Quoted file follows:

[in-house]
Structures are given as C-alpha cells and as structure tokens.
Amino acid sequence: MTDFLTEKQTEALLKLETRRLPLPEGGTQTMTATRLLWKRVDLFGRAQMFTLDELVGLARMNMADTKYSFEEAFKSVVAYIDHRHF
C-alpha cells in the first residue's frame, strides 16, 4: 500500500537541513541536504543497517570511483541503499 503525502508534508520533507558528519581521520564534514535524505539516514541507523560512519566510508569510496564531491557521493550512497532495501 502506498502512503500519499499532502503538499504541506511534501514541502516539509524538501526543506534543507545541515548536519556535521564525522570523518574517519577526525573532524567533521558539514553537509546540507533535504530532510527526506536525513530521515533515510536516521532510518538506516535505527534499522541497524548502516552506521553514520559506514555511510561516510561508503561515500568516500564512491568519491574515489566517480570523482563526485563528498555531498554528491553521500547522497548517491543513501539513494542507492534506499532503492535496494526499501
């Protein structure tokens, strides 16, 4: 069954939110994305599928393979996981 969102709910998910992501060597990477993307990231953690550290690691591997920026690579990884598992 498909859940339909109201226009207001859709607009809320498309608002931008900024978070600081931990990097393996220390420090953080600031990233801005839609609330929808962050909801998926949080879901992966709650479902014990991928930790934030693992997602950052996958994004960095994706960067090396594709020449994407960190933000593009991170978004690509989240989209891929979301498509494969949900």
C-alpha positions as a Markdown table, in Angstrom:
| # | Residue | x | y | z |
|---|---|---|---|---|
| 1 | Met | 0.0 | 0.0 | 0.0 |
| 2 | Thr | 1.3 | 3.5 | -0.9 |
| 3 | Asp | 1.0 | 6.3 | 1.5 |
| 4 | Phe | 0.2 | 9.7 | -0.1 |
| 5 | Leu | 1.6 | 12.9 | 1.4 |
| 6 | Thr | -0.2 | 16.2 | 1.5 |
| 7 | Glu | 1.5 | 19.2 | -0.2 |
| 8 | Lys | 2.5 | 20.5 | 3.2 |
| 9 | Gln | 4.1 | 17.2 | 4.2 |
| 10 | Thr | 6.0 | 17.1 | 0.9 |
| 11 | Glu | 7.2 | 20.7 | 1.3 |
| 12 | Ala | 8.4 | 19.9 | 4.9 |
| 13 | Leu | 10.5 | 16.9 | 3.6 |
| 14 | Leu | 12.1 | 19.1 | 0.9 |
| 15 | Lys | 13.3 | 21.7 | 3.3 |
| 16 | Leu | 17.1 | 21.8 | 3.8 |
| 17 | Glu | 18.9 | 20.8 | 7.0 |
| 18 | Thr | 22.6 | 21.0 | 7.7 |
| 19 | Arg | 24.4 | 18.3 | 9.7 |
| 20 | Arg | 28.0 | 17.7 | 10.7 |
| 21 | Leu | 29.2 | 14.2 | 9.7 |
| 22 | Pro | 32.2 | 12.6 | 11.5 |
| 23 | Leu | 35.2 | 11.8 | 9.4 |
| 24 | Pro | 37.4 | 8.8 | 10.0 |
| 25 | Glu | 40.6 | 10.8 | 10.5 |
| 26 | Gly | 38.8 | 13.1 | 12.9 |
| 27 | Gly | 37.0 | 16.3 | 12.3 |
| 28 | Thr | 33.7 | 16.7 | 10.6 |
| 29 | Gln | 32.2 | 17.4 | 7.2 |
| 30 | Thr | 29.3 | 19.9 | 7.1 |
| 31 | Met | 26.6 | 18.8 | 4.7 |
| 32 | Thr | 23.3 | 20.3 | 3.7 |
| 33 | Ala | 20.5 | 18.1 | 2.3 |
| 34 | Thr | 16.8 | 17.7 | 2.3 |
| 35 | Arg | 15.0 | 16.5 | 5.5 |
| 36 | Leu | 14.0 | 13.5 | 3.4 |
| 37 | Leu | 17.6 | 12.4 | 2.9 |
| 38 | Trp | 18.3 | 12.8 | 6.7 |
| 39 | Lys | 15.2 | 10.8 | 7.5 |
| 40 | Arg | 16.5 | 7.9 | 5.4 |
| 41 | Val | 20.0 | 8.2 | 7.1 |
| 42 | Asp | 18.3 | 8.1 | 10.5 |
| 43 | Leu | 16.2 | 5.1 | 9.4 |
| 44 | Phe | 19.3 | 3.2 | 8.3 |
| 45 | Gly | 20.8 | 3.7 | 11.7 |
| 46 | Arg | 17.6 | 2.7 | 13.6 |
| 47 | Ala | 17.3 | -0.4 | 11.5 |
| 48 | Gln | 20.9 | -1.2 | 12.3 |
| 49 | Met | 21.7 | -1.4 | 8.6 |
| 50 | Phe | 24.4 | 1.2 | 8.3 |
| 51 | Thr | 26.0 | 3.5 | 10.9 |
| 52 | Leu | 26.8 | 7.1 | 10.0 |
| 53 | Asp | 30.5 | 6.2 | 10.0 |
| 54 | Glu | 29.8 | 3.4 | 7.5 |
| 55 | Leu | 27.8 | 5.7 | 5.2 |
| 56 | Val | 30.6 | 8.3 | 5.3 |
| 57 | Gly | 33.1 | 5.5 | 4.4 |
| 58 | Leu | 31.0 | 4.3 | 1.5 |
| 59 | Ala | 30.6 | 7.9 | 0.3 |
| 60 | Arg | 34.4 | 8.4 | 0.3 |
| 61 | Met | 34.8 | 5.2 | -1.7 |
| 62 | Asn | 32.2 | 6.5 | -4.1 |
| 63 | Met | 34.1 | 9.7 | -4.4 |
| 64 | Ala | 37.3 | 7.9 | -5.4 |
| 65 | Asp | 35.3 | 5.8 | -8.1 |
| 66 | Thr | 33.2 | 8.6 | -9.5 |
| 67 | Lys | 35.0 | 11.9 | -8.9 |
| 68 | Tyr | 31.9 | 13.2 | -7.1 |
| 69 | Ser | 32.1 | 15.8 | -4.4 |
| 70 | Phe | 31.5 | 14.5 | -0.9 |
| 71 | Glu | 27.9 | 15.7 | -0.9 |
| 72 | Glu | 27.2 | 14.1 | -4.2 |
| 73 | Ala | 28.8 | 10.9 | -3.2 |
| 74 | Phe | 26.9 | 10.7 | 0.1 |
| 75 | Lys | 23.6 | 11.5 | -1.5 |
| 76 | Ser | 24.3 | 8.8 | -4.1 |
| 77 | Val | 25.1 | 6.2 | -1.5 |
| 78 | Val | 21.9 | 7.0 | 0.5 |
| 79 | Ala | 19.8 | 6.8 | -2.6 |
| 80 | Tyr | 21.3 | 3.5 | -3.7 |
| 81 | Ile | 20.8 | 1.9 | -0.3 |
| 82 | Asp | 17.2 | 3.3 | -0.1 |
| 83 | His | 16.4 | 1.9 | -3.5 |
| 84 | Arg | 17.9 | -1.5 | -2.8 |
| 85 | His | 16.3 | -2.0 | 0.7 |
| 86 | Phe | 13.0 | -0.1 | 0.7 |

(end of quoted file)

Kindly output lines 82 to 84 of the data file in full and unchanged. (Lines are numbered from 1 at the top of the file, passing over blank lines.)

| 74 | Phe | 26.9 | 10.7 | 0.1 |
| 75 | Lys | 23.6 | 11.5 | -1.5 |
| 76 | Ser | 24.3 | 8.8 | -4.1 |